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Old 9th May 2008, 10:46 PM   #21
Pafi is offline Pafi  Hungary
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Quote:
I mean a description of something that reminds us of a ringmodulator,
Wich is not present on output, but inside of the amplifiers.

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What sort of effect does it remind you of?
(De-)Modulation, of course. I told it in my first post.

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I just did not know that you where allergic to ringmodulatoers, Pafi.
I'm not allergic to them, but here there is not any of them. (What I'm allergic to (for example), are spelling mistakes. They make me very exhausted when I have to decode them.)

Quote:
It DOES remind us of a ring modulator effect.
1.: Do you really think this was the question?
2.: Who are "us"? I'm not one of them!

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Im sorry to say this, but if I change one of the carriers to 96000 Hz, the alien tone goes to 6oooHz... Just as a ringmodulator would do...
I don't know where you've learned distraction. Please calculate it again! This too: "in my case 104000 Hz and 98000 Hz which gives me a measured, de facto, proven and recorded alien TONE of 4 kHZ in the output."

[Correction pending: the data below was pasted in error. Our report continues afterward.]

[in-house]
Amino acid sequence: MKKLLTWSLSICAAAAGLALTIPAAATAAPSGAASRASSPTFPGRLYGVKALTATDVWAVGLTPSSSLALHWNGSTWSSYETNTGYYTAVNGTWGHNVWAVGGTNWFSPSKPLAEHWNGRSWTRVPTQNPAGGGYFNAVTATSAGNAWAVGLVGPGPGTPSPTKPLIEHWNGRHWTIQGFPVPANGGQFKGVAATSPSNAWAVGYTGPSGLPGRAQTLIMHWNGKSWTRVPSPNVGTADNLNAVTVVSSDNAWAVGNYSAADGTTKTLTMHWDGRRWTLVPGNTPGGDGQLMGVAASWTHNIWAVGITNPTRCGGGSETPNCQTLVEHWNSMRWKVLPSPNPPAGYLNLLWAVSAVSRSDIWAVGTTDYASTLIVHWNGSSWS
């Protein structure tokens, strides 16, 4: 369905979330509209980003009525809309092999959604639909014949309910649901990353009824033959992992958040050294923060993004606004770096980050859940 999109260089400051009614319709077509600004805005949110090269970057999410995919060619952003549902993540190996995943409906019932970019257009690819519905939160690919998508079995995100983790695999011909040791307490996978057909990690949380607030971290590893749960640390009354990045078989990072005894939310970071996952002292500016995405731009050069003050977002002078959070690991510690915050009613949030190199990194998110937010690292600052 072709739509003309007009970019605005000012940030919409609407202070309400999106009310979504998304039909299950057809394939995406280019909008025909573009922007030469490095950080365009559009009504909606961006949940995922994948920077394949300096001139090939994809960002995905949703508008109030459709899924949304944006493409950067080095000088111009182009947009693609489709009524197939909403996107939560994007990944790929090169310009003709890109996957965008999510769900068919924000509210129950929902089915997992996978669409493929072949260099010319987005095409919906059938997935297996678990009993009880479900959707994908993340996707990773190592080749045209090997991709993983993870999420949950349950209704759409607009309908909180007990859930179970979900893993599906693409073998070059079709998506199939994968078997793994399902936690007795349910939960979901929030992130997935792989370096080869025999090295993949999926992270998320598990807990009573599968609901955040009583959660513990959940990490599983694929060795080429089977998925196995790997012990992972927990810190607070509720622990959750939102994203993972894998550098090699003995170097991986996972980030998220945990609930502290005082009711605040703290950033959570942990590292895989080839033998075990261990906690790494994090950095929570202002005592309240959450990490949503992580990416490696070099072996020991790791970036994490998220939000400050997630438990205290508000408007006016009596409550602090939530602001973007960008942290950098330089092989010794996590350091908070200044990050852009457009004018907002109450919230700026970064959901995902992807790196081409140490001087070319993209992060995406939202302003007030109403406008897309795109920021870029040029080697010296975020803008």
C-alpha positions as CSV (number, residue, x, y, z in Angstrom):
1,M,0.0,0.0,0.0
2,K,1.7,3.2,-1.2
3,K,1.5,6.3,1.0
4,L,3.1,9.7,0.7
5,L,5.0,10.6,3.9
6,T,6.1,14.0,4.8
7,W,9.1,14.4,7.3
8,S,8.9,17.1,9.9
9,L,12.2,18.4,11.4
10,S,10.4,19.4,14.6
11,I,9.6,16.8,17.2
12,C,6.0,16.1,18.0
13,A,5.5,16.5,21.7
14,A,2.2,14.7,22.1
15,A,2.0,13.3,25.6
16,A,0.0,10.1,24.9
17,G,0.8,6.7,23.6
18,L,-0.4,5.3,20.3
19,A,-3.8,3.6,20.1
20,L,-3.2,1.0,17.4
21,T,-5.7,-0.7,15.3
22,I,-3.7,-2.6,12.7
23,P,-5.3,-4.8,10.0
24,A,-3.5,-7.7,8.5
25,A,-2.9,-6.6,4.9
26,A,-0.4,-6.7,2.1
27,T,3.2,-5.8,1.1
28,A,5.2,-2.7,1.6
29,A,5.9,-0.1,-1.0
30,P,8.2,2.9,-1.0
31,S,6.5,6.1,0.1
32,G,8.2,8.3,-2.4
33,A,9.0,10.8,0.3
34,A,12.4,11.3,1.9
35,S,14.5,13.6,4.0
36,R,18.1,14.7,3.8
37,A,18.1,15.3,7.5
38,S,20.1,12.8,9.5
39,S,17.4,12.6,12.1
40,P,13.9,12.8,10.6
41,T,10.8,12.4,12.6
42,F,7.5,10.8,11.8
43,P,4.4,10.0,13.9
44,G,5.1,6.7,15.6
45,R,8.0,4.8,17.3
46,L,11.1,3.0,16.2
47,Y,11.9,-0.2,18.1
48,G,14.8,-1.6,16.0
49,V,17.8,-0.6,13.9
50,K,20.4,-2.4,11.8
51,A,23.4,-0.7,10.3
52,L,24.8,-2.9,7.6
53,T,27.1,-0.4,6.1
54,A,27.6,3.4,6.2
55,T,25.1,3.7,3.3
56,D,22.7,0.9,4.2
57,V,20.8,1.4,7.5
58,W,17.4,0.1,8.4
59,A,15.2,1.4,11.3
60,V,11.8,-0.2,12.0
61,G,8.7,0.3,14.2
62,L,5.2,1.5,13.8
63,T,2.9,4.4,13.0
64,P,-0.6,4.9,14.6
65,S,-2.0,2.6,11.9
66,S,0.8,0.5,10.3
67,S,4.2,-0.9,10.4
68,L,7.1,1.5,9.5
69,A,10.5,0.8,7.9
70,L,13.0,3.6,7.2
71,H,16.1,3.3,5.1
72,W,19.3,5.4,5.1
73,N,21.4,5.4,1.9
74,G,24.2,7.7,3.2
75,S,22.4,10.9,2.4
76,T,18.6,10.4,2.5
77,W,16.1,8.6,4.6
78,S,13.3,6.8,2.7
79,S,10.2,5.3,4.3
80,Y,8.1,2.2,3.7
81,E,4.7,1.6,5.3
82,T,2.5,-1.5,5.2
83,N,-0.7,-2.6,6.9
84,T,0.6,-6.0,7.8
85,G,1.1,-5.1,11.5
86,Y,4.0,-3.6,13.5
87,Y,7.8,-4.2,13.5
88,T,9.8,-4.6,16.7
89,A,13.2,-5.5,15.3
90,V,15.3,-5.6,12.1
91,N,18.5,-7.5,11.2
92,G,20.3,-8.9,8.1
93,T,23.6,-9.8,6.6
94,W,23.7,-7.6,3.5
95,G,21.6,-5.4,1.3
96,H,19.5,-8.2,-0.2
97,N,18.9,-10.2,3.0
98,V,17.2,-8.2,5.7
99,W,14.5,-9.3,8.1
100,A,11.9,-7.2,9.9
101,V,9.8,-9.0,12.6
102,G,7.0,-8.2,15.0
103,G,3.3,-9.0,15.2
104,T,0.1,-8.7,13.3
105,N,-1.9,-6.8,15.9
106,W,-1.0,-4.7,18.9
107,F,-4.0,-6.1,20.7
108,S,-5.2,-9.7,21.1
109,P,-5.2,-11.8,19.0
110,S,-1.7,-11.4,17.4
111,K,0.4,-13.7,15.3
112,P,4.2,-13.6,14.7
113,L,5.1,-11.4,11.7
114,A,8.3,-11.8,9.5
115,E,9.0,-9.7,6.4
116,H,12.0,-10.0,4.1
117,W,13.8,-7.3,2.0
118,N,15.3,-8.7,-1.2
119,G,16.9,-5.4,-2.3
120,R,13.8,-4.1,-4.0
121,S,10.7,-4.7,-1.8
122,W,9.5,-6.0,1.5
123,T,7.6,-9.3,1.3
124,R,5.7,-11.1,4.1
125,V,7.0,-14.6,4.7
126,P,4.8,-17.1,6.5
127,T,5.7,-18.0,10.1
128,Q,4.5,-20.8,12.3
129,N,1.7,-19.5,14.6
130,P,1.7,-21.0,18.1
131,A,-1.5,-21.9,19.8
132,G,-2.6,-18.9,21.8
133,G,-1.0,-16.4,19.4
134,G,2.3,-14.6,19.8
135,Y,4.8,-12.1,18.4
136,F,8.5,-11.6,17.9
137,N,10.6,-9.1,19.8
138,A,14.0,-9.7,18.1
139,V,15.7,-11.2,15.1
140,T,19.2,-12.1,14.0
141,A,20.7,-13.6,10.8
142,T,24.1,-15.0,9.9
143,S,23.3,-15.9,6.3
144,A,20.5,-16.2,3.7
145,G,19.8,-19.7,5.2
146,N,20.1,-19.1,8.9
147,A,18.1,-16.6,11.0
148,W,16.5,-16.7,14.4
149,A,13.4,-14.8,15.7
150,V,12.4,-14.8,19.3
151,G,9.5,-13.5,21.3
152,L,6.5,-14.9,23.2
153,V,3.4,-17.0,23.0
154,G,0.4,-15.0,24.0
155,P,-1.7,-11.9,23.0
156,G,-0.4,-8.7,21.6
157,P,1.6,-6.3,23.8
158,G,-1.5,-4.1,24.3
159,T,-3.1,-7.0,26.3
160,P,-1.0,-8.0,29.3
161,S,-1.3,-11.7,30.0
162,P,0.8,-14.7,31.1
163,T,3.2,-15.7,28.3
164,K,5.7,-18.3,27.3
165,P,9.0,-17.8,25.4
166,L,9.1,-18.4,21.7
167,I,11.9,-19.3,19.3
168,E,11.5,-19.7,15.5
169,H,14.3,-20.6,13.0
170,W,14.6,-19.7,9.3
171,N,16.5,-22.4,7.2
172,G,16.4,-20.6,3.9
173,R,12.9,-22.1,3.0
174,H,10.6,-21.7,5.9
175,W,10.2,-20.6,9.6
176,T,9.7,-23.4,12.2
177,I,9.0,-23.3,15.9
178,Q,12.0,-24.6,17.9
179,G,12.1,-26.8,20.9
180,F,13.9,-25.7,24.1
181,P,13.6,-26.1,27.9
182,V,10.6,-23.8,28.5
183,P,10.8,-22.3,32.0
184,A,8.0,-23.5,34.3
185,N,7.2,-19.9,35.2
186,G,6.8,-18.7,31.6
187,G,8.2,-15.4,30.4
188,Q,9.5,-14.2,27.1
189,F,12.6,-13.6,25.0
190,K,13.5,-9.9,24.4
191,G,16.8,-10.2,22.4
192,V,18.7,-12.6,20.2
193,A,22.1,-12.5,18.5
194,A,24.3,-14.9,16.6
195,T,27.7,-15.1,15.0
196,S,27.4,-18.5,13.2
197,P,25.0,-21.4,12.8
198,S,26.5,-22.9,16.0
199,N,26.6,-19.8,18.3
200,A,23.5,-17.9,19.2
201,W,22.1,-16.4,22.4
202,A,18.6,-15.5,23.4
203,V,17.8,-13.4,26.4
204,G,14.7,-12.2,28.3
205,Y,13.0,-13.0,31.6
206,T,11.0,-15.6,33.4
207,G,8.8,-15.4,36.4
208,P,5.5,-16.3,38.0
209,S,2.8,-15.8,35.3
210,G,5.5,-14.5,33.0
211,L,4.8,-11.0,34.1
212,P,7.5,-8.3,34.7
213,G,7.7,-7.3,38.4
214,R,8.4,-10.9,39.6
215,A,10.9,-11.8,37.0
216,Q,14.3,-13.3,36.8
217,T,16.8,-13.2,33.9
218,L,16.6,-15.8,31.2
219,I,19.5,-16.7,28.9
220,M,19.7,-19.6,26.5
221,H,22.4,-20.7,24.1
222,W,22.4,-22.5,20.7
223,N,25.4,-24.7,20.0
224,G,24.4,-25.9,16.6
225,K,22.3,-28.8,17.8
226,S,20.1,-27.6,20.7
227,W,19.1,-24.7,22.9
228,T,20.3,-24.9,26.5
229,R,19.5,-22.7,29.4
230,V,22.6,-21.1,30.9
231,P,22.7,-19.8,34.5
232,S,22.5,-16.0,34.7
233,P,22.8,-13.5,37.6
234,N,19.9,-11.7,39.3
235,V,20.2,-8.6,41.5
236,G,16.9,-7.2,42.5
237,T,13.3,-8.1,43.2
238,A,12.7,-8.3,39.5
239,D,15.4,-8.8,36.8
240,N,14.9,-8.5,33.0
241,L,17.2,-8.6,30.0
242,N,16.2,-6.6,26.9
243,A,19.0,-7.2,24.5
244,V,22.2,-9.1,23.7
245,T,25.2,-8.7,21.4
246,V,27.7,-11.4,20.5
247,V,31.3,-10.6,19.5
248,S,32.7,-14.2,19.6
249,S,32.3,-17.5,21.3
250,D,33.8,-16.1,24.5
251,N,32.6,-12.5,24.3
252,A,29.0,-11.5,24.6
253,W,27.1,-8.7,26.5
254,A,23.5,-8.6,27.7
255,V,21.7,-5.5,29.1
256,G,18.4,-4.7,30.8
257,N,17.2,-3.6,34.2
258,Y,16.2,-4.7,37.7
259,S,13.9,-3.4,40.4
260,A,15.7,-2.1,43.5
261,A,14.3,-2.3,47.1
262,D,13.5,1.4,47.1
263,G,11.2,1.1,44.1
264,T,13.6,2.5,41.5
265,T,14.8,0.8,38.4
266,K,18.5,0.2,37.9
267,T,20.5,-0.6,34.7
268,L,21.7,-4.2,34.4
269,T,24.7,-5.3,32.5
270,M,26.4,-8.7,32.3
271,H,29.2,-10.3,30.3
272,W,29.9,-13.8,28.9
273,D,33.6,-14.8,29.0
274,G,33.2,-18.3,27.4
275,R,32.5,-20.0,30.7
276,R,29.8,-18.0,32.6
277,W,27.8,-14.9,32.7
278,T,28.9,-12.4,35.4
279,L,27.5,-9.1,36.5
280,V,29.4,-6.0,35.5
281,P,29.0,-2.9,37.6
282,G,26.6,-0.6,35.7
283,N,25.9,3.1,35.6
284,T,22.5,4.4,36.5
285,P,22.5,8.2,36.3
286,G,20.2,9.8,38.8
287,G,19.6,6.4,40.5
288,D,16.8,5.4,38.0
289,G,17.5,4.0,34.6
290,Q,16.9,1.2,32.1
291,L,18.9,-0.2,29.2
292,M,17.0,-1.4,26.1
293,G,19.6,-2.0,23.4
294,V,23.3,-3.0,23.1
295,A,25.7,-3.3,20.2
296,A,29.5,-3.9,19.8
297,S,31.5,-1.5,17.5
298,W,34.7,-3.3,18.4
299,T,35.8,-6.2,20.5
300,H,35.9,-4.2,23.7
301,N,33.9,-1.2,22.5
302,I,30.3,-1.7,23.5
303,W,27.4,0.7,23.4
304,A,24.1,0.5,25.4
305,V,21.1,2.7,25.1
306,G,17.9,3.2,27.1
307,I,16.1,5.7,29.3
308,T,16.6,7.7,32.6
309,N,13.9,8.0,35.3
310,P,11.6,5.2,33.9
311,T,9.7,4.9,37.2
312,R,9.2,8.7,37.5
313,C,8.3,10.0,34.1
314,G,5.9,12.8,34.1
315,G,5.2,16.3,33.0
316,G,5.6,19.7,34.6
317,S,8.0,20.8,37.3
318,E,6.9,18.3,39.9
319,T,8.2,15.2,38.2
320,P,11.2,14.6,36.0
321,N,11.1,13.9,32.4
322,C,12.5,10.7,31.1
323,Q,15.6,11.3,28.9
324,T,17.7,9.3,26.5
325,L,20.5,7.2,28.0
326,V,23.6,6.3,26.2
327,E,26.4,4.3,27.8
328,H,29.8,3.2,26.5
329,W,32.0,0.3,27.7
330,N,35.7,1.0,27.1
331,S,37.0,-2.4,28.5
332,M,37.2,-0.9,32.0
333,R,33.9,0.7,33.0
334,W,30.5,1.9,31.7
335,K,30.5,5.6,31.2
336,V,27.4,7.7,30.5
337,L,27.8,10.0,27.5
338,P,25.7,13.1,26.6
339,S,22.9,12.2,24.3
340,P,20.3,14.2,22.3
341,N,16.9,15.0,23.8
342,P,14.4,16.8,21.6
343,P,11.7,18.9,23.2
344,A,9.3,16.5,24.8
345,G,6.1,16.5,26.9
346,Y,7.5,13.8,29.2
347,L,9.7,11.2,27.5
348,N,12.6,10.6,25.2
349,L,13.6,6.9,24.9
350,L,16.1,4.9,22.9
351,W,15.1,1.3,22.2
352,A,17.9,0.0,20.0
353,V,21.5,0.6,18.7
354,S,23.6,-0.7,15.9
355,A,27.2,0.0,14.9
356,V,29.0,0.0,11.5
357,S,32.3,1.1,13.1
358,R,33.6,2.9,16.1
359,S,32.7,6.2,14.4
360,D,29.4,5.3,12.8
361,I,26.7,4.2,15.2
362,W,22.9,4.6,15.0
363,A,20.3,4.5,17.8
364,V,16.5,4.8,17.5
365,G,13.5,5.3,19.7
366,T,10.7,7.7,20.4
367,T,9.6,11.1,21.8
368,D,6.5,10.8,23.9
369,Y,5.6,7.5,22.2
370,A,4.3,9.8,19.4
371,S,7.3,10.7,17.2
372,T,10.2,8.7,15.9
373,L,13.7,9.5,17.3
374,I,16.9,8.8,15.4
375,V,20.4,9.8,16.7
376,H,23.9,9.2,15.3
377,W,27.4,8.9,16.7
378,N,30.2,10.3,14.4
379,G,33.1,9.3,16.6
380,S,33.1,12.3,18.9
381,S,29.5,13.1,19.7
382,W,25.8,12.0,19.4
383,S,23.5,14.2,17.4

Quote:
It will affect the carrier amplitude if it is damped by for example a tuned LC network.
Yes, it would affect, if it were damped by a tuned LC. This is not the case. It's not tuned to carrier freq. 1/(2*pi*sqrt(20uH*4.7uF))=16 kHz.

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What is your problem really?
I'm allergic to stupidity, ignorance, and people who think much more of themself then they are. But if you want to talk about psychology, you ought to find an other forum for that!
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Old 10th May 2008, 05:33 AM   #22
luka is offline luka  Slovenia
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Quote:
What is your problem really?
I'm allergic to stupidity, ignorance, and people who think much more of themself then they are. But if you want to talk about psychology, you ought to find an other forum for that! [/B]


That is you problem, keep it to yourself...help people, if you are right do your best to show them that without personal feelings towards others, if you are wrong be open to what others will say and try to find common path.

Thanks
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Old 10th May 2008, 08:33 AM   #23
Zoors is offline Zoors  Sweden
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Quote:
Originally posted by megajocke
If you add or subtract two different tones you do not get a difference freqency component. However, if a nonlinearity is introduced then there will be a difference freqency. It can be seen as the amplitude envelope getting detected like in an AM-receiver. But without nonlinearity there will be no difference freqency component.
So it must be a nonlinearity here.

Quote:
Originally posted by luka


I'm allergic to stupidity, ignorance, and people who think much more of themself then they are. But if you want to talk about psychology, you ought to find an other forum for that! [/B